President Emmanuel Macron said on Wednesday it was “legitimate” to pay tribute to Marshal Philippe Petain, who led the French army to victory in World War One’s Battle of Verdun but decades later collaborated with Nazi Germany during World War Two.
With the country poised to fall to German forces in the second world war, Pétain was appointed prime minister of France. His administration, based in the unoccupied part of the country known as Vichy France.
The French Vichy turned back the clock on emancipate Jews and collaborated with the Nazis and their deportation and extermination of the Jews.
After the 1789 Revolution, France was the first European country to emancipate Jews, and despite periodic resurgences of anti-Semitism the country had Europe’s second biggest Jewish community – 330,000 – by 1939. About half were recent refugees from elsewhere in Europe, convinced that they would be protected by France’s commitments on political and religious asylum.
By the turn of the century, however, anti-Semitism was being encouraged by the anti-republican movement Action Francaise, which had a strong following in the Catholic Church, as well as in the army, civil service and the judiciary. The movement supported extremists who believed that Jews could never integrate into a Christian country and were potential traitors.
… fears … France was on the verge of a Bolshevik revolution …
A virulent racist campaign intensified in 1936, when the Socialist Popular Front government was led by a Jewish prime minister, Léon Blum. His appointment added to the fears of those convinced that France was on the verge of a Bolshevik revolution, aided by Jews. These fears intensified, and dominated the French administration during the years of World War Two.
The lightning defeat of the French army by the Germans in June 1940 brought down the democratic Third Republic, which was replaced by a French state, headed by 84-year-old Maréchal Philippe Pétain, who had fought in World War One. He set up his capital at Vichy, a spa in the Auvergne. The Germans had divided France into occupied and non-occupied zones, leaving Pétain’s administration in charge of about two-fifths of the country – including the cities of Lyon and Marseille.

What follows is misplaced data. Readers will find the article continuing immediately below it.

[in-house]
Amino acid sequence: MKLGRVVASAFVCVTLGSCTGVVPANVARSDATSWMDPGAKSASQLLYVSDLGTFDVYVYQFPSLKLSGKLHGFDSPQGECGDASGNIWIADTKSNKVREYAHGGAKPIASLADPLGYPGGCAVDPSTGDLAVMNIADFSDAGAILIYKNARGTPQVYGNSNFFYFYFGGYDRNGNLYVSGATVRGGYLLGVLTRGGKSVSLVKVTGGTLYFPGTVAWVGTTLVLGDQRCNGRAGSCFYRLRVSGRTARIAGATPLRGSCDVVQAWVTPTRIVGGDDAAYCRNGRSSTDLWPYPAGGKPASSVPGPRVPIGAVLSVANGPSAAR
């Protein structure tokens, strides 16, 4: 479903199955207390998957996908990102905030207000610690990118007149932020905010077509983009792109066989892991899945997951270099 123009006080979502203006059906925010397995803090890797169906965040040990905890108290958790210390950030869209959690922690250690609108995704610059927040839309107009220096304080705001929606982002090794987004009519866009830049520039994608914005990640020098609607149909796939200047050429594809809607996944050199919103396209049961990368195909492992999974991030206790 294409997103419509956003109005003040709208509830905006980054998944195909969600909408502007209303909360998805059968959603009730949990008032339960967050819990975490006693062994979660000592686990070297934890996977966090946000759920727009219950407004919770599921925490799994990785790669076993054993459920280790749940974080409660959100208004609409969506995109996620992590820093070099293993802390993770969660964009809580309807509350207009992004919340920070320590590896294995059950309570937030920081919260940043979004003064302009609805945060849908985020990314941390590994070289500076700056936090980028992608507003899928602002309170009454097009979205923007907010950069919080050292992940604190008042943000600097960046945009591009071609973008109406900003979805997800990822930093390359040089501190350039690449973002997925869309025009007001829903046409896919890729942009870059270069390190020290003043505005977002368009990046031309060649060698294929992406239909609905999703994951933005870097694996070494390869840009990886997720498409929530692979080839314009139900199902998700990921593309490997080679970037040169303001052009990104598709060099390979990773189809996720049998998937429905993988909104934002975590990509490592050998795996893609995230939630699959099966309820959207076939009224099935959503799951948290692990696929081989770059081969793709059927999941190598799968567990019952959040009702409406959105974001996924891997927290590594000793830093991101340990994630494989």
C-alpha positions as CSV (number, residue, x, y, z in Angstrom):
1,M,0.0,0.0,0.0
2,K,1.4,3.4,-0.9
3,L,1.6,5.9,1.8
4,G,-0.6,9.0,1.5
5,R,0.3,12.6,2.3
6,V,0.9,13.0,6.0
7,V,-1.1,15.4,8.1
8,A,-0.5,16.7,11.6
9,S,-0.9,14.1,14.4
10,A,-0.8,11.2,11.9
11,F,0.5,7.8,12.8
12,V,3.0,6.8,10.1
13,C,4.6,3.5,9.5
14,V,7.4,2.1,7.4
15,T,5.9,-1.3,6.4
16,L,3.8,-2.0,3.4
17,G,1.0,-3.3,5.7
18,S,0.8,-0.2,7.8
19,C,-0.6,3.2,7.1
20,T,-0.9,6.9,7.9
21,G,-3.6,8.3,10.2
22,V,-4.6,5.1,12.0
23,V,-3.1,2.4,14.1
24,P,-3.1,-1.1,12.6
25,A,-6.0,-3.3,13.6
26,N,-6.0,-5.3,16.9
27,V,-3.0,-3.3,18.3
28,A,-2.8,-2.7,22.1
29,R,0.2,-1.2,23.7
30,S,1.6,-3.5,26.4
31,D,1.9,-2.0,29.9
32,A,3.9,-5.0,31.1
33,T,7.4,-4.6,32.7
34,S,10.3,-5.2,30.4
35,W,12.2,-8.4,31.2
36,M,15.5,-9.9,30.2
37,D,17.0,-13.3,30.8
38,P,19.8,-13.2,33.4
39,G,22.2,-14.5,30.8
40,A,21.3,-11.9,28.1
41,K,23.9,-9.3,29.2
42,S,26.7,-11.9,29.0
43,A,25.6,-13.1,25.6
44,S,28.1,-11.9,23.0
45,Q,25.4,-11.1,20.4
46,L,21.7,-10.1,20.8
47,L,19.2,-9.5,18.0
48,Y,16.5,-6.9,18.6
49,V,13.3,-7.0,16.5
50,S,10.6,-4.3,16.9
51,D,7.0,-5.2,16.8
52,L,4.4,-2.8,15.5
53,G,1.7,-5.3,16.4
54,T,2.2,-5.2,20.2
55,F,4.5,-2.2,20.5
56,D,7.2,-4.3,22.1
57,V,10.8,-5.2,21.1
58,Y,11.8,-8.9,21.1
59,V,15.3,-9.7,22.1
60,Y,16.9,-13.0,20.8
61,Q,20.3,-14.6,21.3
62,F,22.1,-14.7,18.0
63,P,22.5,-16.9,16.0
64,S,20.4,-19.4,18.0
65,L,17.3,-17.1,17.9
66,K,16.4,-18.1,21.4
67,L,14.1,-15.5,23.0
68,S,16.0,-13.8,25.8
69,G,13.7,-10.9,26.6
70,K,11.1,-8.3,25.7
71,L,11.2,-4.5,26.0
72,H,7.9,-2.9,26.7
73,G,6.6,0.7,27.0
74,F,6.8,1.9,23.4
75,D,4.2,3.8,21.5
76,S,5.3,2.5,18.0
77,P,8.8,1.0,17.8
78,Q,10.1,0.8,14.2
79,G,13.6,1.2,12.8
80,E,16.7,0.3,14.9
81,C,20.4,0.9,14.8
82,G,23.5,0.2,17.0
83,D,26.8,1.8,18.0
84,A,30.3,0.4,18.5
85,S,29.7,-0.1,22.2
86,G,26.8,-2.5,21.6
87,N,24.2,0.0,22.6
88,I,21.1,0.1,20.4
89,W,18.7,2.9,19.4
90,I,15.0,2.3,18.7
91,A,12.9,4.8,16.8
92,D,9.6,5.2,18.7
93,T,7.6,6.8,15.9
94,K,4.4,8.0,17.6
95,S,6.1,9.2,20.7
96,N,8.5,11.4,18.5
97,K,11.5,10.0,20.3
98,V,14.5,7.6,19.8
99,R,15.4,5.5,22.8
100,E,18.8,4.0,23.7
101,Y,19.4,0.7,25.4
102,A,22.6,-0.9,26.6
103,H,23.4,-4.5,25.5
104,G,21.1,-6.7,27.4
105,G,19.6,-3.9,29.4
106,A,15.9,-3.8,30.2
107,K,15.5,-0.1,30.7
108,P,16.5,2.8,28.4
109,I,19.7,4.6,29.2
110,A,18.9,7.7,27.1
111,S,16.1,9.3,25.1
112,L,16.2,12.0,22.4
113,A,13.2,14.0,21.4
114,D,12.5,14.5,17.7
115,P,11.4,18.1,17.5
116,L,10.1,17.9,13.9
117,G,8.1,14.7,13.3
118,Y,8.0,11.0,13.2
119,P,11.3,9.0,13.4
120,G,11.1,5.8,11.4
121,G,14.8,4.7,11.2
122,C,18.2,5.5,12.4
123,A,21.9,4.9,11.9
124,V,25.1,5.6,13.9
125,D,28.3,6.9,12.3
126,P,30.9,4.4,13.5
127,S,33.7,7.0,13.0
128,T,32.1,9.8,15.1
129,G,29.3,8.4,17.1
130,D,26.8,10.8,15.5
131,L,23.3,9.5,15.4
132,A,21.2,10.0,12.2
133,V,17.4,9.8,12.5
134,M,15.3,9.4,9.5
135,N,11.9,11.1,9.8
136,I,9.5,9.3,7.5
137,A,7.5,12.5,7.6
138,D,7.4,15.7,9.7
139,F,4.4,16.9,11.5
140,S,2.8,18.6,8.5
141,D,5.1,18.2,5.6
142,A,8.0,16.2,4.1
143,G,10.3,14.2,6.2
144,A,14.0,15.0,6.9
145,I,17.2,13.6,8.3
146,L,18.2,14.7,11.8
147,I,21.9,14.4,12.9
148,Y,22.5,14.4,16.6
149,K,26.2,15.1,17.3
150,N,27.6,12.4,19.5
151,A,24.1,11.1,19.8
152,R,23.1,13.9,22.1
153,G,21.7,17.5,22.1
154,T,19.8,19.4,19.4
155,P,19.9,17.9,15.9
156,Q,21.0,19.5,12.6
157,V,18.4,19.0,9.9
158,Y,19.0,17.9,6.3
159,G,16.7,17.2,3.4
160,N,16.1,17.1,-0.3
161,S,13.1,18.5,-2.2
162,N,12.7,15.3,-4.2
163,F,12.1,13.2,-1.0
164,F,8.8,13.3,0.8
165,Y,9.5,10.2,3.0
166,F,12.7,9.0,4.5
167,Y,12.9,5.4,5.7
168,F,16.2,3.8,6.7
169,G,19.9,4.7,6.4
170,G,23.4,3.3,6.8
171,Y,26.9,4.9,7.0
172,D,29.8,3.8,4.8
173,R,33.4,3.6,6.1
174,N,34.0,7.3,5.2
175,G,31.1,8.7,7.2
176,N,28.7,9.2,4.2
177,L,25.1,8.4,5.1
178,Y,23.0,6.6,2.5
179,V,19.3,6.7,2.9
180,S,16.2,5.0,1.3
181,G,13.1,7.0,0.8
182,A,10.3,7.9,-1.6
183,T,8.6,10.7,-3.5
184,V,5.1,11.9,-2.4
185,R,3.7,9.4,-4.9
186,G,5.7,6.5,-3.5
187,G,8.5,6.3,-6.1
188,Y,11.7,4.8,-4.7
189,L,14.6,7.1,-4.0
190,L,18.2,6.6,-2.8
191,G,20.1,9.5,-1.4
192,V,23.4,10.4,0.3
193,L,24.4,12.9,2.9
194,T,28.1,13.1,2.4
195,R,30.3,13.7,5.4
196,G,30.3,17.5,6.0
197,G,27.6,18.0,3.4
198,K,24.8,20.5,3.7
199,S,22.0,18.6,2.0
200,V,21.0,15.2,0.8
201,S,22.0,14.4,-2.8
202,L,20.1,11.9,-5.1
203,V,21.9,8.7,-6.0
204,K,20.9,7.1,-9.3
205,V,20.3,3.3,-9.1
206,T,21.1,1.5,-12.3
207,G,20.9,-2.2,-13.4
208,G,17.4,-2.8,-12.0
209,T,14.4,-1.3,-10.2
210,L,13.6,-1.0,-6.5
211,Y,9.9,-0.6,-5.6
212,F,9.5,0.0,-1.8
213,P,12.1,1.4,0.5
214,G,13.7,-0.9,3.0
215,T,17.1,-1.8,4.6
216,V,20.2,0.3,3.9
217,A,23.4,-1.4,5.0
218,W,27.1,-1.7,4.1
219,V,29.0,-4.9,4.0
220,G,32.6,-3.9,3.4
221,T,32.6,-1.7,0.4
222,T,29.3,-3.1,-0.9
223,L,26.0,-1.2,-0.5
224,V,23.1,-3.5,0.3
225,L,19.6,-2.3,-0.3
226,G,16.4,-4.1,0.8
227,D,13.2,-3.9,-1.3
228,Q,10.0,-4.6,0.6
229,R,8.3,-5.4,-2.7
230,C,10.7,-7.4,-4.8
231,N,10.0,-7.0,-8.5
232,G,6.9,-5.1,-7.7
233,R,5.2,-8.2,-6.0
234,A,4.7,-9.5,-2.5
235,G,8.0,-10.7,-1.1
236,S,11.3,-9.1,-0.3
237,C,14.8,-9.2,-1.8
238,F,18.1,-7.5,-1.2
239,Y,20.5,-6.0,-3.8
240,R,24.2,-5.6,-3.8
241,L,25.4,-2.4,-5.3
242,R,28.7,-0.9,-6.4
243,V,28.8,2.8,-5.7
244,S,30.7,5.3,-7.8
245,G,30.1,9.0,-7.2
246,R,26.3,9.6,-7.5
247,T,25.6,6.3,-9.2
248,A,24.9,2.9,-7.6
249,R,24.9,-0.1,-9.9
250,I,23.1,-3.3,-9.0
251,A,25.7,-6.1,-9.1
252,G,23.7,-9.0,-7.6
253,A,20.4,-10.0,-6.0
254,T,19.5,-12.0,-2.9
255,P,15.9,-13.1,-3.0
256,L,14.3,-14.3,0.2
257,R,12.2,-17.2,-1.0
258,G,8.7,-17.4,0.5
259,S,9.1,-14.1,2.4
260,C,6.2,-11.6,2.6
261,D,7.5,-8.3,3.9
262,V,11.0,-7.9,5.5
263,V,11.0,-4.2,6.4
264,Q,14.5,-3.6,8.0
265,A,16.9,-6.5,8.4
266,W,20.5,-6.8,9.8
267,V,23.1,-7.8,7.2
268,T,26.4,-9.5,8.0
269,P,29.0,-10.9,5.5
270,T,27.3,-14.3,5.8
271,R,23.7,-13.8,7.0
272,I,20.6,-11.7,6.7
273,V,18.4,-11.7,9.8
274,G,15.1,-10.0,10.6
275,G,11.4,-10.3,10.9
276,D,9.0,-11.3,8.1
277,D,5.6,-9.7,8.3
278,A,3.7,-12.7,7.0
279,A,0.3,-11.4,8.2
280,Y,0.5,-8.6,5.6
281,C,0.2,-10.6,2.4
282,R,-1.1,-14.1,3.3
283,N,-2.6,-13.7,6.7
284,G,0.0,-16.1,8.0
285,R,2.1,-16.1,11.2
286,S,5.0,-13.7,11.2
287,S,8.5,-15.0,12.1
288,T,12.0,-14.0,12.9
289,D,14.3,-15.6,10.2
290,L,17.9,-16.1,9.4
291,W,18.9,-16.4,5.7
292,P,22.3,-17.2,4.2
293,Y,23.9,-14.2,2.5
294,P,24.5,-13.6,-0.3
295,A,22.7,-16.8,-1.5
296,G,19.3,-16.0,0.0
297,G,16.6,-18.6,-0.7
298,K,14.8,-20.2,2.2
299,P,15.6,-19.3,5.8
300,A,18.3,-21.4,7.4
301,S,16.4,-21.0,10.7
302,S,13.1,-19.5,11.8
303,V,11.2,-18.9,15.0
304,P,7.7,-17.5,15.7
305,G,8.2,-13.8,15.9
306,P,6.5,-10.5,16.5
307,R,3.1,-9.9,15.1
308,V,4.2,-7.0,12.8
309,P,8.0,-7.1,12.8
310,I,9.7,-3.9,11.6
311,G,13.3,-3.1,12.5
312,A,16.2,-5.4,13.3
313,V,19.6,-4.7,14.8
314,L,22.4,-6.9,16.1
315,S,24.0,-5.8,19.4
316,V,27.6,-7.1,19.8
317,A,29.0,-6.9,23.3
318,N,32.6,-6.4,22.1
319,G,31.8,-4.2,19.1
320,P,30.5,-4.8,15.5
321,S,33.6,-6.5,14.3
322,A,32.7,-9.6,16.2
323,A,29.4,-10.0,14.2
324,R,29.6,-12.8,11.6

Despite autonomy from German policies, Pétain brought in legislation setting up a Jewish Statute in October 1940. By then about 150,000 Jews had crossed what was known as the Demarcation Line to seek protection from Vichy in the south – only to find they were subjected to fierce discrimination along lines practised by the Germans in the north.
… 3,000 died of poor treatment …
Jews were eventually banned from the professions, show business, teaching, the civil service and journalism. After an intense propaganda campaign, Jewish businesses were ‘aryanised’ by Vichy’s Commission for Jewish Affairs and their property was confiscated. More than 40,000 refugee Jews were held in concentration camps under French control, and 3,000 died of poor treatment during the winters of 1940 and 1941. The writer Arthur Koestler, who was held at Le Vernet near the Spanish frontier, said conditions were worse than in the notorious German camp, Dachau.
During 1941 anti-Semitic legislation, applicable in both zones, was tightened. French police carried out the first mass arrests in Paris in May 1941 when 3,747 men were interned. Two more sweeps took place before the first deportation train provided by French state railways left for Germany under French guard on 12 March 1942.
The July 1942 Vel’d’hiv Round-Up